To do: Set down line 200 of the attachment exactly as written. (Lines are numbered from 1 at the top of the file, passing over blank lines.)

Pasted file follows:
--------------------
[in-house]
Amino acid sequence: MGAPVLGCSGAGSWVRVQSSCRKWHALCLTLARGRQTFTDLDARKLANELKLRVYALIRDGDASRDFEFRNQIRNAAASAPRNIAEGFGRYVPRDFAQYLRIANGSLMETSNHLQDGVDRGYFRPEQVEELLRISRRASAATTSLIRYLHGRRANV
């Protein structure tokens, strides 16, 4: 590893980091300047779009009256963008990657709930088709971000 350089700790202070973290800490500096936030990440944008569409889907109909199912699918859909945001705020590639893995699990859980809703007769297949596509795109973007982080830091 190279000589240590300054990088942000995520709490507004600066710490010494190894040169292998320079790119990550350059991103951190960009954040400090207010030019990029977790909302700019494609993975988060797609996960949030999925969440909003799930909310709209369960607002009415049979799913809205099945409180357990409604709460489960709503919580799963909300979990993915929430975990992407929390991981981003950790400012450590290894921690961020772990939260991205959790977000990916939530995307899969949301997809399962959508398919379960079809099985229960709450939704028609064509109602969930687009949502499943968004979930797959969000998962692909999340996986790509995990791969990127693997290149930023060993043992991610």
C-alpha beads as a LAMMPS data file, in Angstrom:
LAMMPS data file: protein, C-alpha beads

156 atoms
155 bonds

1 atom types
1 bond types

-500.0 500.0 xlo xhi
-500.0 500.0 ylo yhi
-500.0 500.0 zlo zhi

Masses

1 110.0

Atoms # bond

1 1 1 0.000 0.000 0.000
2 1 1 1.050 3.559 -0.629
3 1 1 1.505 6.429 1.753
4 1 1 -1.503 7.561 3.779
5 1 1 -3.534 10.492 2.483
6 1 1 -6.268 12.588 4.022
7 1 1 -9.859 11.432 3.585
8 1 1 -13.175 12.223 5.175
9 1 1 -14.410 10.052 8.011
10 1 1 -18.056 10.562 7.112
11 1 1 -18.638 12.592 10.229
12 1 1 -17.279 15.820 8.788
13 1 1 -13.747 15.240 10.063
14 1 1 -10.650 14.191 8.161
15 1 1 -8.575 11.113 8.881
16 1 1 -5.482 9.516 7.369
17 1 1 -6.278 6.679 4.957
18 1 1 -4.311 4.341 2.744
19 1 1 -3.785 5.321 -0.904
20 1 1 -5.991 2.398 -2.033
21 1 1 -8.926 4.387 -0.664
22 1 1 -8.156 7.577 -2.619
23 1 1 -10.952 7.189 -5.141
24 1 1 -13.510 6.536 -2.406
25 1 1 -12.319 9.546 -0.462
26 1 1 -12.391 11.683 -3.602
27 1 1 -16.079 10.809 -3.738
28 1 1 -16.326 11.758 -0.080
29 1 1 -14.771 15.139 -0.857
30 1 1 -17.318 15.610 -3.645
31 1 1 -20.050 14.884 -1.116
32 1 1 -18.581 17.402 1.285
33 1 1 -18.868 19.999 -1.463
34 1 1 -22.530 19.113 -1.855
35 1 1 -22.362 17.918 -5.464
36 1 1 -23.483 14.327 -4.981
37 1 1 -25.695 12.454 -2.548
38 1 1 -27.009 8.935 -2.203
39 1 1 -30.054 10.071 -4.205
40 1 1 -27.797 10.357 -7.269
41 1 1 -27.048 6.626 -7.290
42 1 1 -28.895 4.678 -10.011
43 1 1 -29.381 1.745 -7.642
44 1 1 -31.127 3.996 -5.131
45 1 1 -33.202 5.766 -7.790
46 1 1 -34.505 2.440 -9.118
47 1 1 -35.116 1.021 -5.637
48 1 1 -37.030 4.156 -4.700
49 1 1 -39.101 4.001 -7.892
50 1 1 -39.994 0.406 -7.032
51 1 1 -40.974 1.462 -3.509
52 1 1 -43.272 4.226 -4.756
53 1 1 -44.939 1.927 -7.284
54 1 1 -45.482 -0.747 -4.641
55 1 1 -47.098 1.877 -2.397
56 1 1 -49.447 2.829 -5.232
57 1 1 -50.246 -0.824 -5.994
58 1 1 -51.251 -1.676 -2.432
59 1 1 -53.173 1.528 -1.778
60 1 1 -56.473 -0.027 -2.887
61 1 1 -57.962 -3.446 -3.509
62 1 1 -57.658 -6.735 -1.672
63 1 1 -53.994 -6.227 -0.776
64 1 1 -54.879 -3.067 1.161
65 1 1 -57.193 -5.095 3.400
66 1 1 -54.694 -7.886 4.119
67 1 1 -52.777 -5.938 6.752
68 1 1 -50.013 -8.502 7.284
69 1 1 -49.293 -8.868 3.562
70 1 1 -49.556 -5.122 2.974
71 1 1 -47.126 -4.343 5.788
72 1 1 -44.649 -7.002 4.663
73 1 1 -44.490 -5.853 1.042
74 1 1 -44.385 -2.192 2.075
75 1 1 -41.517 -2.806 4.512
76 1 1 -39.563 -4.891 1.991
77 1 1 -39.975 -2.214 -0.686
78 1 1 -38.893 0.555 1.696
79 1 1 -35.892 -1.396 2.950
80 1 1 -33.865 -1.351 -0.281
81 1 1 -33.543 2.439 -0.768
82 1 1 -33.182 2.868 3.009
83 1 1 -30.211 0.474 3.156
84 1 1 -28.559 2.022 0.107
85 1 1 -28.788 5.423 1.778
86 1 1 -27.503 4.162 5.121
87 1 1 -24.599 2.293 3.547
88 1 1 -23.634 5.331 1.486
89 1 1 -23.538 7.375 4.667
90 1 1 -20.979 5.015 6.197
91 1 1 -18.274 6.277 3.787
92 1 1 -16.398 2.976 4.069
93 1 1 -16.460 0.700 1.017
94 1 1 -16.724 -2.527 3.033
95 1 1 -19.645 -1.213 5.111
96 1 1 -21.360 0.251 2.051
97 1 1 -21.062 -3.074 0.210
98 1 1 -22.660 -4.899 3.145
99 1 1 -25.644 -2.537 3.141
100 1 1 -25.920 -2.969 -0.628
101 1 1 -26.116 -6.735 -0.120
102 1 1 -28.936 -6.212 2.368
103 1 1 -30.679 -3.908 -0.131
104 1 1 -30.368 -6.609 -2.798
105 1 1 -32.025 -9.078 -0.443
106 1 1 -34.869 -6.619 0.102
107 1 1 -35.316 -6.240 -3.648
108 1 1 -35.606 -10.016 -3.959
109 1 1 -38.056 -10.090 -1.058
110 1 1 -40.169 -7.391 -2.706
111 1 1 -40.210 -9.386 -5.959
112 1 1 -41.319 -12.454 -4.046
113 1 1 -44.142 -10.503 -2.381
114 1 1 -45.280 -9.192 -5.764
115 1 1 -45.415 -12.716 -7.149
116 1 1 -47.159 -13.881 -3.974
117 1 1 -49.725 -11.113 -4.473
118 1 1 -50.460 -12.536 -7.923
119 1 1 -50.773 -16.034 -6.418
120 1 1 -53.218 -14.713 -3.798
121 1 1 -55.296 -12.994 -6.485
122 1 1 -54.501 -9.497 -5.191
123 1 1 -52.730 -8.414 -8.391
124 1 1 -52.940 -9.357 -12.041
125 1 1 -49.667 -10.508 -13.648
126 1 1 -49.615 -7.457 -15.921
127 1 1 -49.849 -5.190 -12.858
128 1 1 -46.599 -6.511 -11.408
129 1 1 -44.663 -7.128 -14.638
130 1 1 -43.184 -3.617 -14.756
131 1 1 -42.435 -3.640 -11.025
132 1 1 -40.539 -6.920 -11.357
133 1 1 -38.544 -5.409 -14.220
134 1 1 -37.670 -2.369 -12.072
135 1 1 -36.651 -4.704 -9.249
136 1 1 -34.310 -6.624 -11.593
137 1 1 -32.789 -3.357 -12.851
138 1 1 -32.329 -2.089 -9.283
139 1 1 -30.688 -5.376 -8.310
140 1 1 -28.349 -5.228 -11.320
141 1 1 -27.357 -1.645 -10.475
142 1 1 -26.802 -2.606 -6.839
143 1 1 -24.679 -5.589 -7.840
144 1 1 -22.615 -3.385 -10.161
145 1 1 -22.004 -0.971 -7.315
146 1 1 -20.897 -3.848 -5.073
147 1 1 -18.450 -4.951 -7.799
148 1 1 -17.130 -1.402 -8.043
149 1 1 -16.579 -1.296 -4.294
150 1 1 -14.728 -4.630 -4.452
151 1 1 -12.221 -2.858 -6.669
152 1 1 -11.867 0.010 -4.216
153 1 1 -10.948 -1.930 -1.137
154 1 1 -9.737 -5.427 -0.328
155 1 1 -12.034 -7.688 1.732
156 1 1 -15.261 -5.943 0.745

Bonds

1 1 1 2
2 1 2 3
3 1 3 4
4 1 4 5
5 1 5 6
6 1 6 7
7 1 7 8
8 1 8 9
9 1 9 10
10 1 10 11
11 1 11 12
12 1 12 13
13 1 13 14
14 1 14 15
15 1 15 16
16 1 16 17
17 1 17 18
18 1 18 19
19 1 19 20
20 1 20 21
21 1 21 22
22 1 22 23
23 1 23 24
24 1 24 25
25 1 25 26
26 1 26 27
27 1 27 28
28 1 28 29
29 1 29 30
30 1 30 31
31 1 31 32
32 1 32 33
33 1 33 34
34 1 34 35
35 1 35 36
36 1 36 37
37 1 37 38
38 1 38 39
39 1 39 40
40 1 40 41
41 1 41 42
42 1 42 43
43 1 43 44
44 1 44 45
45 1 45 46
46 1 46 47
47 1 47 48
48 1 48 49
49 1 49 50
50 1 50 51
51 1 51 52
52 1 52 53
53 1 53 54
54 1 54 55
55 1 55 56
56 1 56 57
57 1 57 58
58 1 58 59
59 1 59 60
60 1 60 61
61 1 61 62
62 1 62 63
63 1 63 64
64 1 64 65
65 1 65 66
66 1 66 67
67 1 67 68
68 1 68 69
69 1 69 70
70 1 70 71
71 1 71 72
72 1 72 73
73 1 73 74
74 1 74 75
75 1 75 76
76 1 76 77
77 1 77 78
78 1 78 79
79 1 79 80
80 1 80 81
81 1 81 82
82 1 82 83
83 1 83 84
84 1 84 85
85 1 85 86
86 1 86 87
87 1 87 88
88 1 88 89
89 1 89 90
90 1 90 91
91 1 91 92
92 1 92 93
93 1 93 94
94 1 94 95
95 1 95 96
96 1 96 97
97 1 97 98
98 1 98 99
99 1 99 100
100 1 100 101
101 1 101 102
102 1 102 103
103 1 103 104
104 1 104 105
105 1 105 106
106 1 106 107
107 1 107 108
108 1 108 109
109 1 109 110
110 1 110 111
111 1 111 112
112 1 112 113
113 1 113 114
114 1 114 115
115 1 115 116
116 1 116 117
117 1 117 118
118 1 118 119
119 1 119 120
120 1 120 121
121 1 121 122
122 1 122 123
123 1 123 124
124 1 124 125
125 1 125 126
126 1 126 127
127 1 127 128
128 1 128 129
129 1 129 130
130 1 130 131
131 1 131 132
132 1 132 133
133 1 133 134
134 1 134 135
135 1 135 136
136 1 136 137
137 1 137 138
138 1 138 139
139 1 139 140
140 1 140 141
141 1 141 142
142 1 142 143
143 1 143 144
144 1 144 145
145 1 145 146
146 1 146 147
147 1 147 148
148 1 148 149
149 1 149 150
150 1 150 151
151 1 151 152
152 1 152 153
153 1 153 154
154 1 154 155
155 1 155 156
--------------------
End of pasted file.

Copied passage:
28 1 28 29